Social and Emotional Learning: A Critical Need in the 2020-2021 School Year

Today’s bike monologue video is my second attempt to create the video today. The first time around, I went down a rabbit hole about not intending to assault feminism and defend the literary canon of dead white males. Feel free to contact me if you would like to hear more about that.

Our nation’s body politic has endured a lot of damage recently. It lays upon the ground, bloody and bruised, gasping for air while the angry and disenchanted lean in on it. Bystanders stand by with their smartphones with 512 GB of storage, video recording the scene as they scream at those perpetrating assault upon an innocent. As the videos are posted to Twitter, Instagram, TikTok, Facebook, and YouTube, people express their rage at the perpetrators and everything they represent.

Meanwhile, the body politic is dying.

We Need the Madness to Stop

This is not going to stop right away. What is this? I can only sum it up as a lack of empathy, an inability to communicate effectively, a lack of confidence that translates to lashing out, and selfishness overcoming any sense of our interdependence. This aggregate attitude toward everything and everyone has to go disappear, dissipate like a chemical fog that has been hovering within our line of vision for way too long.

Just like the Portland Dads brought their leaf blowers to the protest to protect the Moms who risked themselves to protect the protesters in that city, teachers can provide students the “leaf blowers” that dissipate that chemical fog in our brains that clouds our ability to see what is happening around us clearly. Social and emotional learning strategies and curricula can help.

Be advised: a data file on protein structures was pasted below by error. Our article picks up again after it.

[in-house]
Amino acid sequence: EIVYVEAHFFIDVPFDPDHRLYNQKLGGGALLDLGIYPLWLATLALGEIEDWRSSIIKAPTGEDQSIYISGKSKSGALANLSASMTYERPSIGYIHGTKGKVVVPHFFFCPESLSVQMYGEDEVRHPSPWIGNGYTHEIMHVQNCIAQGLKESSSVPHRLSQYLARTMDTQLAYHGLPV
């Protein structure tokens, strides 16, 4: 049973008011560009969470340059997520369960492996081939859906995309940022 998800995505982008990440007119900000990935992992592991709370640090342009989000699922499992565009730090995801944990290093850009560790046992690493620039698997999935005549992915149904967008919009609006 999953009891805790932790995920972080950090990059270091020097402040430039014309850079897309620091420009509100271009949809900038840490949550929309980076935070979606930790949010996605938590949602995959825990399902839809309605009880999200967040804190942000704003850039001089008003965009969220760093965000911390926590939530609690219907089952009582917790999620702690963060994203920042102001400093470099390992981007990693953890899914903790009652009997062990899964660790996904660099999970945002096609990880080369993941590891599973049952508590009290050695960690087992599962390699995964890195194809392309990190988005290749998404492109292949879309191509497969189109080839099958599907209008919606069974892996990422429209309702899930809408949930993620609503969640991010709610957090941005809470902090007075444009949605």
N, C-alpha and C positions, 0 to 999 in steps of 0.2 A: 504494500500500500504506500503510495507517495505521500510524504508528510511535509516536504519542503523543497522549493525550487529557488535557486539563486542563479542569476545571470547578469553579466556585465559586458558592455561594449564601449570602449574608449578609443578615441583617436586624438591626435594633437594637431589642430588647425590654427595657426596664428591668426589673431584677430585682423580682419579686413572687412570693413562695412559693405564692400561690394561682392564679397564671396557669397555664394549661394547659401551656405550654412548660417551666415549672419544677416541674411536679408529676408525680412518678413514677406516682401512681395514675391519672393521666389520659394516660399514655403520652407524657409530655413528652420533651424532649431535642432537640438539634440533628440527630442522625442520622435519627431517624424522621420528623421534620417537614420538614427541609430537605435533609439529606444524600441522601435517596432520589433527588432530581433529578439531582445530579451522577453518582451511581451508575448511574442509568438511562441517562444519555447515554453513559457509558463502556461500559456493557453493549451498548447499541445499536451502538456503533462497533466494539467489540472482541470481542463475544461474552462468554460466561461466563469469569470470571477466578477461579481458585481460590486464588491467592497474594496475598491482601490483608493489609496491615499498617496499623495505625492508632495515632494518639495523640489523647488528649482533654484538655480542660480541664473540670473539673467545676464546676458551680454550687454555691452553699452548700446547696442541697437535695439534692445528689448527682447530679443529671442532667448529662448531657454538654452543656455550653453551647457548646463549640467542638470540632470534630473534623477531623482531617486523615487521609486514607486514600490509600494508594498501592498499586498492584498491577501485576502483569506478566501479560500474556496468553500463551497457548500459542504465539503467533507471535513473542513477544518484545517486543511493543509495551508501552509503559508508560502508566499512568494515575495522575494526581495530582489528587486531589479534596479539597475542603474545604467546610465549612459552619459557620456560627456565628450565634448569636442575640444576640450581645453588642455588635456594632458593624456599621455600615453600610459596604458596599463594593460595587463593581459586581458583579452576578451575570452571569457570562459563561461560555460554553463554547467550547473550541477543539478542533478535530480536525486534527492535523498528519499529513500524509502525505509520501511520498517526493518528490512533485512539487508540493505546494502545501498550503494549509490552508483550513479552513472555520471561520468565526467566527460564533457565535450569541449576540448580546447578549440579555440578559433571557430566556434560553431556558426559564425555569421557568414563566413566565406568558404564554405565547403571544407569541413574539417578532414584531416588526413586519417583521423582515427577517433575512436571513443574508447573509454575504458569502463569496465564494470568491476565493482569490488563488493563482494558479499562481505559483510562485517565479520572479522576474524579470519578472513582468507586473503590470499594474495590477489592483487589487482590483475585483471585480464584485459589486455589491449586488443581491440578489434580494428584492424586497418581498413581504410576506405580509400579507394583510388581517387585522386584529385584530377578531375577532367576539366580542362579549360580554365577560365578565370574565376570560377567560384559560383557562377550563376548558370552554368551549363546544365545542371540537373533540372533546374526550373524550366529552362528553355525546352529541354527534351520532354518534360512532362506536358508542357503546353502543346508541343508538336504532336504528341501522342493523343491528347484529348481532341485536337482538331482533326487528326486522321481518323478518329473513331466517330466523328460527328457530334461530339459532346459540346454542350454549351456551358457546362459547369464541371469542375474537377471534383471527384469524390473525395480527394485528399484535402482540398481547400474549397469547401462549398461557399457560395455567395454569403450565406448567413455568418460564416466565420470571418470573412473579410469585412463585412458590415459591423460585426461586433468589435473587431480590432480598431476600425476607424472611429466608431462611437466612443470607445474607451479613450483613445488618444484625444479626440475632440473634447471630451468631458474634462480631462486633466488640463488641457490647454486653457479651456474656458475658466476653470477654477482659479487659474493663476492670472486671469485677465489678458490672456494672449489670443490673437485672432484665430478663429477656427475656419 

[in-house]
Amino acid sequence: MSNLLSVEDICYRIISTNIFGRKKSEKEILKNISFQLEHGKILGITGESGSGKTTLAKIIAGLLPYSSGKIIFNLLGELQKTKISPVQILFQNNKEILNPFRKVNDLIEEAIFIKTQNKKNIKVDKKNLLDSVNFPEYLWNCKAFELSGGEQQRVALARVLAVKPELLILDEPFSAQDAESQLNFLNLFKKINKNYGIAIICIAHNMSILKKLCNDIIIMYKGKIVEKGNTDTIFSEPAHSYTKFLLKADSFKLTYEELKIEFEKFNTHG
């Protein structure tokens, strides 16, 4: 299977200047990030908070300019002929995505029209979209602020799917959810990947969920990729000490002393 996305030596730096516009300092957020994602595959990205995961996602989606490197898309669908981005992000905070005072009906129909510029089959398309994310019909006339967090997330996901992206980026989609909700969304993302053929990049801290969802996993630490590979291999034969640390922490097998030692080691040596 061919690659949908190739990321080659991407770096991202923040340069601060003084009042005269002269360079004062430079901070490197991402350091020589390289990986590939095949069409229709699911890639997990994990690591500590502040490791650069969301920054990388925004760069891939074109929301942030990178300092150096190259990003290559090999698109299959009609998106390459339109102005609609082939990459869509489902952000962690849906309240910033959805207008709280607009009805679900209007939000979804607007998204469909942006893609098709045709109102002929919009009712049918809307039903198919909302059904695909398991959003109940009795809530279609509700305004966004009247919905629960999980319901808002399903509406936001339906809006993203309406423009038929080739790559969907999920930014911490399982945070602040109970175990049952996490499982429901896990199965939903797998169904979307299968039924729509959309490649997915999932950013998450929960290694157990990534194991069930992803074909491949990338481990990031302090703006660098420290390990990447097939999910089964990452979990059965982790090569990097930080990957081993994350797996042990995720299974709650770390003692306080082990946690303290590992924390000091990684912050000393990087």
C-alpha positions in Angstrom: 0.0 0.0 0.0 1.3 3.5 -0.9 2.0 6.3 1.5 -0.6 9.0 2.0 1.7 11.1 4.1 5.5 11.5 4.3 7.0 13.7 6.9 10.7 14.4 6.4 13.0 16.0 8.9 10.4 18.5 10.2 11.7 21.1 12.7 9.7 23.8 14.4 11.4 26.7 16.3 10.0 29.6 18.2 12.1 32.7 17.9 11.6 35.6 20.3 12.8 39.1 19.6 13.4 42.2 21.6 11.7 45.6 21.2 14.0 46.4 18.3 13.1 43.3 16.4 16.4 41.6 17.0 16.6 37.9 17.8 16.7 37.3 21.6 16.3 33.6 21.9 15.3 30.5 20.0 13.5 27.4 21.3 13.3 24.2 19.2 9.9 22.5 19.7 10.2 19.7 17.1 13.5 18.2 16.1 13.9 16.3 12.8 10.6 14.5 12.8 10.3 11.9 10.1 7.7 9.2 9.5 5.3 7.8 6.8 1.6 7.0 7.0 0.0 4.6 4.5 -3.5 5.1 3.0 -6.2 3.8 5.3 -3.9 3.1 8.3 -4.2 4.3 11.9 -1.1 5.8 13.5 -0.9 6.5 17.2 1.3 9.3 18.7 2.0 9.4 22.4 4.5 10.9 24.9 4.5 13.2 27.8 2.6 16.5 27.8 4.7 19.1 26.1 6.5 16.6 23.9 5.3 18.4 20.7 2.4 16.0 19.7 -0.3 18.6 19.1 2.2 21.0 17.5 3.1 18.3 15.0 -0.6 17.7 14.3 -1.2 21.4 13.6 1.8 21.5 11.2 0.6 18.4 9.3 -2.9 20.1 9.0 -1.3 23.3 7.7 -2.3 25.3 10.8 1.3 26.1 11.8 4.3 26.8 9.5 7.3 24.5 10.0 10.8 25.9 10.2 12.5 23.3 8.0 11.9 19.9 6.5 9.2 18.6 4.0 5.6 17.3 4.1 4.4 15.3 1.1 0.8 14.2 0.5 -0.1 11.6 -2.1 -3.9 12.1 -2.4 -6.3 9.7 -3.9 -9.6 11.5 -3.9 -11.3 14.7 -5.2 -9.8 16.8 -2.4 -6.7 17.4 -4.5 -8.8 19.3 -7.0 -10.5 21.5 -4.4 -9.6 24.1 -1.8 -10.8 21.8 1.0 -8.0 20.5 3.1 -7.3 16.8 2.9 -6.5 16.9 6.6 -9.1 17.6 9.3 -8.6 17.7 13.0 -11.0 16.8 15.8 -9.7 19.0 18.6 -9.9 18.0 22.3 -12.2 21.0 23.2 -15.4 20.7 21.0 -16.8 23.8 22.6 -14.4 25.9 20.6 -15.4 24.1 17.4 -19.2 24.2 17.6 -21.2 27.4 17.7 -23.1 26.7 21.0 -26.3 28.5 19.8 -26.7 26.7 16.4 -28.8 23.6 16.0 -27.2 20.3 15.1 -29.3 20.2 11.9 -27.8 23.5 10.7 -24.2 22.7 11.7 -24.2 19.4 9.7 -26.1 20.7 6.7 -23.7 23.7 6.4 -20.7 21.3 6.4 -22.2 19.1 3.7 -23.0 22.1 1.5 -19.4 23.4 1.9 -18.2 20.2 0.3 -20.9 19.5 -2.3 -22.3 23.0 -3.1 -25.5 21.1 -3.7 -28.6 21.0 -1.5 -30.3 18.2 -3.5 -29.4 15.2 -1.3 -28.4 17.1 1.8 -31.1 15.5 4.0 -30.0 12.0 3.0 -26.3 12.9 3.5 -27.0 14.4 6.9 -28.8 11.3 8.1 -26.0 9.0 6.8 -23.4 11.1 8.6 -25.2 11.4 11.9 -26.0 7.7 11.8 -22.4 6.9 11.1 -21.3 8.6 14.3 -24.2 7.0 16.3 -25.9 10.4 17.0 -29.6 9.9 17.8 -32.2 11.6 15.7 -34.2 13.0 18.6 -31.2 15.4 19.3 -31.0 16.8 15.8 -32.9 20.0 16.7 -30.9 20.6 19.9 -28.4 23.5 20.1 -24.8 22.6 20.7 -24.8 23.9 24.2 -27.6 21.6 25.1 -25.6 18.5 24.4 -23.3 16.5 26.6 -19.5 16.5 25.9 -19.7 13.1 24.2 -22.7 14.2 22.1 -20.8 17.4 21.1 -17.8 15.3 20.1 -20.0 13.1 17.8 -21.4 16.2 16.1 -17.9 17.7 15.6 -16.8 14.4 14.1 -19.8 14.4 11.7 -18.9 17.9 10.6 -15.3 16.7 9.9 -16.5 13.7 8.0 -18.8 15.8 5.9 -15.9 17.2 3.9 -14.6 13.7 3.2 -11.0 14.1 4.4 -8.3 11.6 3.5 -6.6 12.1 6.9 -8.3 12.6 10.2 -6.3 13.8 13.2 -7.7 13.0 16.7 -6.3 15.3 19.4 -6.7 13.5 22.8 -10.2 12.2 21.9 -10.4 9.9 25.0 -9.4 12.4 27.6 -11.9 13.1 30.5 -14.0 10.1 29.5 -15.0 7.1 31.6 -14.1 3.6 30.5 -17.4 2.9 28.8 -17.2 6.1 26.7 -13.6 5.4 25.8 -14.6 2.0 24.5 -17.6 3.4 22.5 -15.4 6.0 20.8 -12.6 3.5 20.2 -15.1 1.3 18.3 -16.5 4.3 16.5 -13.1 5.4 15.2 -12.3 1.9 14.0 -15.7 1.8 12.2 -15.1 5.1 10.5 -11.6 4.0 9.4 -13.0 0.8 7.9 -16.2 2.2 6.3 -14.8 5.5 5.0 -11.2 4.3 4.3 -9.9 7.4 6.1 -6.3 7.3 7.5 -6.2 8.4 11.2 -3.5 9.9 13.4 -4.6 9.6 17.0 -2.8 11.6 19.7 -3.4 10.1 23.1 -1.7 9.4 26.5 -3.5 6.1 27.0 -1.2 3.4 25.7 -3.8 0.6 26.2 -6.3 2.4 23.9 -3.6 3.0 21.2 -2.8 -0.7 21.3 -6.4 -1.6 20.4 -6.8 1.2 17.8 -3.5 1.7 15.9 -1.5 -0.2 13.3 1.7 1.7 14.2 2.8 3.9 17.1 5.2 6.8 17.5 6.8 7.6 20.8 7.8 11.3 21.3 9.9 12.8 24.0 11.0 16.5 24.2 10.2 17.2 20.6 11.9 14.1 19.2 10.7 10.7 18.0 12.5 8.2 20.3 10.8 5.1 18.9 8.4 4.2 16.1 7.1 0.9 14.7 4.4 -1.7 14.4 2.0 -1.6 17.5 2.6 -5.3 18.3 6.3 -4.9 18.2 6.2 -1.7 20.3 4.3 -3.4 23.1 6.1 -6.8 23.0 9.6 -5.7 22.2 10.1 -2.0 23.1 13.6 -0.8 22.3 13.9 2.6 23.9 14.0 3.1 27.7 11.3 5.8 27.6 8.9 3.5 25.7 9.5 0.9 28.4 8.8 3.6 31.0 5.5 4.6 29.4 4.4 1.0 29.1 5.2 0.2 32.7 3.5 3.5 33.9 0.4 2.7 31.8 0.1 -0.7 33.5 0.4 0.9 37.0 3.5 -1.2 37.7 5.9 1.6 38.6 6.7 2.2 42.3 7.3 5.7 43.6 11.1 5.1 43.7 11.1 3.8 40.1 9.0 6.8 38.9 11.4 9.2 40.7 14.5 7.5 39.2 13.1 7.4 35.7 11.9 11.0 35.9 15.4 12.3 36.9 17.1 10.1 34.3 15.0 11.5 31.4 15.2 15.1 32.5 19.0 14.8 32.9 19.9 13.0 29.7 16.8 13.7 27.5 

Students need support from teachers, parents, and the community to approach our nation’s issues more productively. Teachers cannot make much progress with students who go home to parents and community members who dismiss what they are learning. We cannot work on restorative practices, for example, only to have that student try something they’ve learned while they are home and face opposition instead of cooperation. If we are going to implement social and emotional learning, it needs to have the full support of everyone concerned or it might not work.

Some concepts that SEL supports include:

  • Empathy
  • Empowerment
  • Self-Awareness, Self-Confidence, Self-Discipline, Self-Control, Self-Defense, Self-Respect (Thank you, Hoover Karate Academy, for teaching me these; I will not forget them, nor you.)
  • Respect
  • Relationship Building
  • Decision Making
  • Communication
  • Collaboration
  • Respectful Dialogue
  • Restorative Practices
  • Social Justice
  • Civil Rights
  • Citizenship
  • Digital Citizenship
  • Anti-Racism
  • Anti-Bullying

That is not an all-inclusive list. What we focus on depends on what our students need. This article is a good primer.

We May Need to Sacrifice Content to Support Our Students’ SEL Needs

Teachers don’t want to hear that they need to put aside their beloved content. We English teachers have to do this all the time, so we are used to it. Instead of teaching a novella, teach the college essay. Instead of working with students on a literature research paper, teach them how to write about their chosen career. Instead of fostering a love of poetry, proctor their senior projects. Here comes one more thing, but this time it’s critically important.

Just like COVID-19 is a life-or-death situation, so it is that the lack of social and emotional skills among many in this population is creating life-or-death situations on an almost daily basis. Which is more important? Every teacher knows the answer to that question.

Please Watch My Monologue